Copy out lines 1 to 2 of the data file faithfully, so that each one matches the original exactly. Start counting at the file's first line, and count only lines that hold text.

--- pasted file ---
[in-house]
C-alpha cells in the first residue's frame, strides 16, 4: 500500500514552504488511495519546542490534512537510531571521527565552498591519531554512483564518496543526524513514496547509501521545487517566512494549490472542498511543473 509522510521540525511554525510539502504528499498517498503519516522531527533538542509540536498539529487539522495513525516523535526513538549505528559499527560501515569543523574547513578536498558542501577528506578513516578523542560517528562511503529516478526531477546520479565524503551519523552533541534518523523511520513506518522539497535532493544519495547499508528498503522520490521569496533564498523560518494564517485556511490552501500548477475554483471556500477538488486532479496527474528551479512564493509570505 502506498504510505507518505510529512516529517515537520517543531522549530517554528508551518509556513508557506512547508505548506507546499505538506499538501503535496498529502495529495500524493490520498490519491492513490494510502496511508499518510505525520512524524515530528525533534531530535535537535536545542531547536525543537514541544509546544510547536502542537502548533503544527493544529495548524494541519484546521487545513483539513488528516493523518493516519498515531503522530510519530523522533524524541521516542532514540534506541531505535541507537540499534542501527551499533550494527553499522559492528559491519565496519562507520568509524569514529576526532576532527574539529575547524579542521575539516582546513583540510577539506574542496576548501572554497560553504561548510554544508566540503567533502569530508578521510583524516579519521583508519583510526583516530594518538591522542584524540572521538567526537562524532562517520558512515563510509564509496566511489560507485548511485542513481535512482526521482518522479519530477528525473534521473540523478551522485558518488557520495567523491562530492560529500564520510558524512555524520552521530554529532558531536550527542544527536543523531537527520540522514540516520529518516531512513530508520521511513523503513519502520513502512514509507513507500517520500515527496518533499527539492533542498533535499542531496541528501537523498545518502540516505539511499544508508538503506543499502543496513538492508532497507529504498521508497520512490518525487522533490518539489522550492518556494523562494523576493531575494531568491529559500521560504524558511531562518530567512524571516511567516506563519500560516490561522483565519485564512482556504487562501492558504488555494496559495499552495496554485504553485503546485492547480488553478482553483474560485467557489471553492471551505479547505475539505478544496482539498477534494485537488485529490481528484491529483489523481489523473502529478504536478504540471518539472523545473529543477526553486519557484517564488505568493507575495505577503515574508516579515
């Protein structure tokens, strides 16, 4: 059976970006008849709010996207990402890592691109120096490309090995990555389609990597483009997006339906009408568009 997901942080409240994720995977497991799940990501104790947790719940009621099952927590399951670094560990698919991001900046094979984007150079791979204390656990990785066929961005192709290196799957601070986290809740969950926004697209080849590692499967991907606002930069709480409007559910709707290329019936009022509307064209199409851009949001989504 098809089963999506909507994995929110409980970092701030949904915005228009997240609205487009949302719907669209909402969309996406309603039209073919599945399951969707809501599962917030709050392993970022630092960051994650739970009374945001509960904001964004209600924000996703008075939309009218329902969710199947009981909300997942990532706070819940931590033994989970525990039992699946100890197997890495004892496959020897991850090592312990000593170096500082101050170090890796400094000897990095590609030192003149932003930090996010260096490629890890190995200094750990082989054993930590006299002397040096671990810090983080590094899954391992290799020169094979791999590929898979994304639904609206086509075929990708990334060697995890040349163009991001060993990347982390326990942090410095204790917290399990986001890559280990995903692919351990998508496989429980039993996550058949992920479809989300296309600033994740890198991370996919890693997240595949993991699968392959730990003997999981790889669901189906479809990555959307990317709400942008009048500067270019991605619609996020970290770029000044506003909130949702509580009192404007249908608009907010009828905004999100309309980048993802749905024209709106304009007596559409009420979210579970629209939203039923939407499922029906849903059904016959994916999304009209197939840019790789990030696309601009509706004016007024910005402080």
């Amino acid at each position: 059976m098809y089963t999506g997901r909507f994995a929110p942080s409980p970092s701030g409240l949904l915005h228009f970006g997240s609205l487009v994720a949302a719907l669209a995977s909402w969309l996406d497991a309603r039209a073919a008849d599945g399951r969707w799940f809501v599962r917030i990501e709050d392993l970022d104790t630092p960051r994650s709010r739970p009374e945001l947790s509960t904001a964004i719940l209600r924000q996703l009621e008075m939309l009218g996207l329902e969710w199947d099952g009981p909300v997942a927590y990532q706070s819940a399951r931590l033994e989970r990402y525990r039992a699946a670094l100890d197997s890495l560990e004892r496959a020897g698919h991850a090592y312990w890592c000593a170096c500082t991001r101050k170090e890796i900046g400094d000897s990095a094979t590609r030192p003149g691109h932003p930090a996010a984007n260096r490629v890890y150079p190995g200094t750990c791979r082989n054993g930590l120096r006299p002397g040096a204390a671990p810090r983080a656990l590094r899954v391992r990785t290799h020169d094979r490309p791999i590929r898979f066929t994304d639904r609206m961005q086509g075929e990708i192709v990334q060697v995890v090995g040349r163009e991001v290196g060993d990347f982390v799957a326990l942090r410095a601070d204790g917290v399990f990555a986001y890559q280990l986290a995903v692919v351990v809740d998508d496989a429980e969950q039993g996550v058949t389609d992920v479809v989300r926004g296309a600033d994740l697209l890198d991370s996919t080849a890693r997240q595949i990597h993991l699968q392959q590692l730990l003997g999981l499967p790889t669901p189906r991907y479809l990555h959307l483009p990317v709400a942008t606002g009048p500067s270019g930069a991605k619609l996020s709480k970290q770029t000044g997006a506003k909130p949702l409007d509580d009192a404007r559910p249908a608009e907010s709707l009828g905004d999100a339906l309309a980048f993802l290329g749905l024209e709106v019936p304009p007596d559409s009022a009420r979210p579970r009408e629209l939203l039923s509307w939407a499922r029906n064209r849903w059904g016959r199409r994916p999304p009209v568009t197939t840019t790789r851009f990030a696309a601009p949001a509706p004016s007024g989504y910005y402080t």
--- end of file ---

[in-house]
C-alpha cells in the first residue's frame, strides 16, 4: 500500500514552504488511495519546542490534512537510531571521527565552498591519531554512483564518496543526524513514496547509501521545487517566512494549490472542498511543473 509522510521540525511554525510539502504528499498517498503519516522531527533538542509540536498539529487539522495513525516523535526513538549505528559499527560501515569543523574547513578536498558542501577528506578513516578523542560517528562511503529516478526531477546520479565524503551519523552533541534518523523511520513506518522539497535532493544519495547499508528498503522520490521569496533564498523560518494564517485556511490552501500548477475554483471556500477538488486532479496527474528551479512564493509570505 502506498504510505507518505510529512516529517515537520517543531522549530517554528508551518509556513508557506512547508505548506507546499505538506499538501503535496498529502495529495500524493490520498490519491492513490494510502496511508499518510505525520512524524515530528525533534531530535535537535536545542531547536525543537514541544509546544510547536502542537502548533503544527493544529495548524494541519484546521487545513483539513488528516493523518493516519498515531503522530510519530523522533524524541521516542532514540534506541531505535541507537540499534542501527551499533550494527553499522559492528559491519565496519562507520568509524569514529576526532576532527574539529575547524579542521575539516582546513583540510577539506574542496576548501572554497560553504561548510554544508566540503567533502569530508578521510583524516579519521583508519583510526583516530594518538591522542584524540572521538567526537562524532562517520558512515563510509564509496566511489560507485548511485542513481535512482526521482518522479519530477528525473534521473540523478551522485558518488557520495567523491562530492560529500564520510558524512555524520552521530554529532558531536550527542544527536543523531537527520540522514540516520529518516531512513530508520521511513523503513519502520513502512514509507513507500517520500515527496518533499527539492533542498533535499542531496541528501537523498545518502540516505539511499544508508538503506543499502543496513538492508532497507529504498521508497520512490518525487522533490518539489522550492518556494523562494523576493531575494531568491529559500521560504524558511531562518530567512524571516511567516506563519500560516490561522483565519485564512482556504487562501492558504488555494496559495499552495496554485504553485503546485492547480488553478482553483474560485467557489471553492471551505479547505475539505478544496482539498477534494485537488485529490481528484491529483489523481489523473502529478504536478504540471518539472523545473529543477526553486519557484517564488505568493507575495505577503515574508516579515